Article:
As an EVOC instructor who sat in the passenger seat on some of the busiest roadways on earth (the streets & highways of New York City) with some of the most inexperienced drivers (urban kids who travelled by subways their whole lives), knowing just what your student driver is doing would be a big relief. Some years ago, my partner and I discussed a video we had seen on commentary driving and realized then the potential benefits this type of training would have on reducing crashes and improving the skill level of drivers. Whether you are training the student in emergency or routine driving, commentary driving is a technique worth utilizing.
Commentary driving is telling a story, a very detailed story that is constantly changing. The objective of this training is to get the students to think about the driving environment. Telling you beforehand what they see, what they’re thinking, what they’re planning to do, and what they are doing at the moment. It’s a proven method. I’ve used it on students and have seen its benefits. As my Lieutenant use to say, “it’s another tool in the toolbox”.
As an instructor, you need to demonstrate what you will be looking for from your drivers, preferably while driving in a common environment that the student will be evaluated in. Your students do not have to be articulate, but will have to communicate quickly and effectively. In addition, this method will help you determine the student’s anxiety level. In evaluating students, many different driving tasks can be monitored. For example, proper following distance, speed awareness, escape paths, use of mirrors, traffic sign recognition, etc. Make sure classroom presentations correlate with your street driving assessments. Have retraining programs address the common crash scenarios your department administrators are concerned about. In urban areas where there is so much to observe, the method teaches the student officer what situations need to be prioritized. In rural areas, the method instructs the officer on how to read the road and drive safely when the roadway curves, dips, elevates, banks, etc. In highway driving, the method evaluates the student’s ability to recognize escape paths, identify potential conflicts, and observe driver behaviors when being approached with or without emergency warning devices on.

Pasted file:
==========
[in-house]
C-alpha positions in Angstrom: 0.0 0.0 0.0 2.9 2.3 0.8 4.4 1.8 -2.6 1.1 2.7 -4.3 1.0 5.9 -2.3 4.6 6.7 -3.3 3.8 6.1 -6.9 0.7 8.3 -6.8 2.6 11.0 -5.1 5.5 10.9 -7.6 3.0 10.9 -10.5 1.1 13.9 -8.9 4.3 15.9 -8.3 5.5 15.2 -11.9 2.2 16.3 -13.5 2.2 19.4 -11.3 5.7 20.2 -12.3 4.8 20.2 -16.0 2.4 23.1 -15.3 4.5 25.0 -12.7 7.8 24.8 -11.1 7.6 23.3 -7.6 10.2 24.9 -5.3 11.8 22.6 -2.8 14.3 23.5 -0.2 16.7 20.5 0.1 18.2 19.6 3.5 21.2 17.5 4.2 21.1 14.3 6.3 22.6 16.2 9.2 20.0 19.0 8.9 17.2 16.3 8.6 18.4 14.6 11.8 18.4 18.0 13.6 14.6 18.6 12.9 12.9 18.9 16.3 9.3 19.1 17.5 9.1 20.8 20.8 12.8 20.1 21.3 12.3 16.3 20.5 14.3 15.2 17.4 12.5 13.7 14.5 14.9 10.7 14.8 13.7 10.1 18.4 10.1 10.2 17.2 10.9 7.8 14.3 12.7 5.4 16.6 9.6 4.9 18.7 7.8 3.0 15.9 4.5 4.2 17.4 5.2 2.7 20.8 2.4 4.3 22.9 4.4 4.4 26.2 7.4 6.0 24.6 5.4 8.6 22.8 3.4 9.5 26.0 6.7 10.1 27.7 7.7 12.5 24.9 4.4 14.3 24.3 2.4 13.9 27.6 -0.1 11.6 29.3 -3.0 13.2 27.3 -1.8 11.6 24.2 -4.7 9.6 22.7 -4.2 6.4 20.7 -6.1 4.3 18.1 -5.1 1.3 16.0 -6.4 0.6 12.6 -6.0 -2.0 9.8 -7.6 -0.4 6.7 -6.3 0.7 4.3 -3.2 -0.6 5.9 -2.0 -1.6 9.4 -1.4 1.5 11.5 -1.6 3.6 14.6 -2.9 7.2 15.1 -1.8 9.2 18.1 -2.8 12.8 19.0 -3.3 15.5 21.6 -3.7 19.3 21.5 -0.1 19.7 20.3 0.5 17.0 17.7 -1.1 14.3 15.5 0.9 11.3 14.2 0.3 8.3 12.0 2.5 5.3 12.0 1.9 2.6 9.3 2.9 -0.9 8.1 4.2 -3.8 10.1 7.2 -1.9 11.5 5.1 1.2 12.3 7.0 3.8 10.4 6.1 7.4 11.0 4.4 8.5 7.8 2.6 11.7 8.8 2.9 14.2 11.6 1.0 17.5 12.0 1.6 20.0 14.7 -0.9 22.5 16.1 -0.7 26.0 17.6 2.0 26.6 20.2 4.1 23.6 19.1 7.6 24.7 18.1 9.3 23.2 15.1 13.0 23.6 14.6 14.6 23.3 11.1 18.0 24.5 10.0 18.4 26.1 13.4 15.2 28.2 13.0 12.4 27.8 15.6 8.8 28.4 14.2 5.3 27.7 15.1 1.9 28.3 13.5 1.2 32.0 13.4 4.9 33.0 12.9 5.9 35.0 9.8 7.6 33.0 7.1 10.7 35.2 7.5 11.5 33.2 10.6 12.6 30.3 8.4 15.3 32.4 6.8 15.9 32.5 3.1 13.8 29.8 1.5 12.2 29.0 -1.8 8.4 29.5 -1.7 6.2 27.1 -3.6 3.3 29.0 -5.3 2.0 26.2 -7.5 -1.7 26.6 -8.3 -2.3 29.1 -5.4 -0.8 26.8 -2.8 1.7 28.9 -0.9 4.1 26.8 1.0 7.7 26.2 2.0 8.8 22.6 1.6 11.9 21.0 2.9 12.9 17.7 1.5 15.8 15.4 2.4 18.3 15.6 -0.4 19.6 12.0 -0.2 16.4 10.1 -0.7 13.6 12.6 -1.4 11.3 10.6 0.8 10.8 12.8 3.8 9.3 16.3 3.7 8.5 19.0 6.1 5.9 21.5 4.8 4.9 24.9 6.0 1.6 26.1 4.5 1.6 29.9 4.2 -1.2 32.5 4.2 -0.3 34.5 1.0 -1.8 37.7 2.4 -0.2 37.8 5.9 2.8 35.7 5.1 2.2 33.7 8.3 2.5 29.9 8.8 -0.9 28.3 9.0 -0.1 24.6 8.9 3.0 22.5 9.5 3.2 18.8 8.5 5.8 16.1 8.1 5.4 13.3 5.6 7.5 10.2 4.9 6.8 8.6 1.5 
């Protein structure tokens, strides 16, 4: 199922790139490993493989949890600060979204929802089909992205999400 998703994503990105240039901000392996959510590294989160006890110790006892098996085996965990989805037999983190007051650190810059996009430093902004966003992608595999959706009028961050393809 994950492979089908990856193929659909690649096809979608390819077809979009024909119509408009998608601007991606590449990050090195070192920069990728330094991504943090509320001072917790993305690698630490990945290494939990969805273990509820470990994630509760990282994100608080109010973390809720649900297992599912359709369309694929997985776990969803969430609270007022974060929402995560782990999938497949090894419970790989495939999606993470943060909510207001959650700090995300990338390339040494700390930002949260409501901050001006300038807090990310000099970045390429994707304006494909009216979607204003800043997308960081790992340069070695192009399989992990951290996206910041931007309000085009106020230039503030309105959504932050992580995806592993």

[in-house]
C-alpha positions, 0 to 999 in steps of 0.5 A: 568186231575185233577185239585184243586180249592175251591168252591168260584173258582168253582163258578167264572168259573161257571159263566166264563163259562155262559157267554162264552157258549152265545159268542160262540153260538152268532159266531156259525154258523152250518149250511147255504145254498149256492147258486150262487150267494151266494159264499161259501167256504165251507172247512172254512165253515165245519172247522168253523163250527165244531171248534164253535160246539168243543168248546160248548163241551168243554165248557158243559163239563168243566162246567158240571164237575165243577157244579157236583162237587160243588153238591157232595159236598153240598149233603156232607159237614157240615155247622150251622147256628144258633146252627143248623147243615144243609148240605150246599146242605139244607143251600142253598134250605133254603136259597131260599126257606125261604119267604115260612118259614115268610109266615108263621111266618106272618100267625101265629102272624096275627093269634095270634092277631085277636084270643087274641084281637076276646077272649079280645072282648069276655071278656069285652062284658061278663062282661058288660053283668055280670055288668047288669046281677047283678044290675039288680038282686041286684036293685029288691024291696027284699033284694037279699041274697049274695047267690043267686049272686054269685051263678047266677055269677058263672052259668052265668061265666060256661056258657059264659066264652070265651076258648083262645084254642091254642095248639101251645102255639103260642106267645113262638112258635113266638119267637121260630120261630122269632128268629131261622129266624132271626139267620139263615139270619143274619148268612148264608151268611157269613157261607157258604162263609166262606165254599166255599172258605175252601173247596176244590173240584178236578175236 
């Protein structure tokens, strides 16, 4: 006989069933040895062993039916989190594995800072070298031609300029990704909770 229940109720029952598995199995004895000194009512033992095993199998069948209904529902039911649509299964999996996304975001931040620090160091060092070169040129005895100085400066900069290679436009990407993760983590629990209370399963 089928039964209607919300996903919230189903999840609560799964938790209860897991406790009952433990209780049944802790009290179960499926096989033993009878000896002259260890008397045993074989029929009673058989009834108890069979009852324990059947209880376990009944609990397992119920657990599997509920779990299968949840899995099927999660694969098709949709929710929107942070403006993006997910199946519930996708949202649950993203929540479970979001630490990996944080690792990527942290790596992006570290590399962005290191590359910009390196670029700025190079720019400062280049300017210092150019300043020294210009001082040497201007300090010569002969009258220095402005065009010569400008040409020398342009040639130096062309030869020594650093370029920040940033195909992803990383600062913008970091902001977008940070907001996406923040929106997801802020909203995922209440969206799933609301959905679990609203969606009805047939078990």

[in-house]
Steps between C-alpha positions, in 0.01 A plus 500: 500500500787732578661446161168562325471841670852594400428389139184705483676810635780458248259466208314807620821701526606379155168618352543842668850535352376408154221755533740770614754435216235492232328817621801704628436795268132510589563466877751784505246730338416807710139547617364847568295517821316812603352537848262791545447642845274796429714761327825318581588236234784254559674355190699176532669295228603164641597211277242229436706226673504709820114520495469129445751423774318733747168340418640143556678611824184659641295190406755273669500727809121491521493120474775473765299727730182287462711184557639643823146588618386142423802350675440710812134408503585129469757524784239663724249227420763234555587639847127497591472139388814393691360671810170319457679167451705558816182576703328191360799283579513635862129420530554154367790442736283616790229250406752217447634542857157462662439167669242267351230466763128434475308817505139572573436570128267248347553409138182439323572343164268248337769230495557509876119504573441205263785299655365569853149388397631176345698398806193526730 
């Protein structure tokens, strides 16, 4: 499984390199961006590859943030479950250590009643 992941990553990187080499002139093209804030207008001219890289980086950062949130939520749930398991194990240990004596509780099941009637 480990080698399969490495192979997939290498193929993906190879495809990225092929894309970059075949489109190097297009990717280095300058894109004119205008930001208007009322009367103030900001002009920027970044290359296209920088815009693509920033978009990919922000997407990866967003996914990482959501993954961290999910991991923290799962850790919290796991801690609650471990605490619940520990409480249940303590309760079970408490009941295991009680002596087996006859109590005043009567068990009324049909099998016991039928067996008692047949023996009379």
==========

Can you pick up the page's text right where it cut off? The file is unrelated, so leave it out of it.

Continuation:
As police officers, we are trained to be observant. These observation skills come naturally to some, and in others they need to be developed. With better observation skills come quicker reaction times, and safer, more effective policing. (See www.policedriver.com and read the reaction time article). I believe that every department should consider commentary driving and include it in their driver training curriculum. Instructors should consider this approach, first and most importantly as a safety issue, and secondly to develop the observation skills necessary to turn out qualified, safe drivers. Commentary training methods can also benefit the other skill disciplines, such as firearms training, and defensive tactics.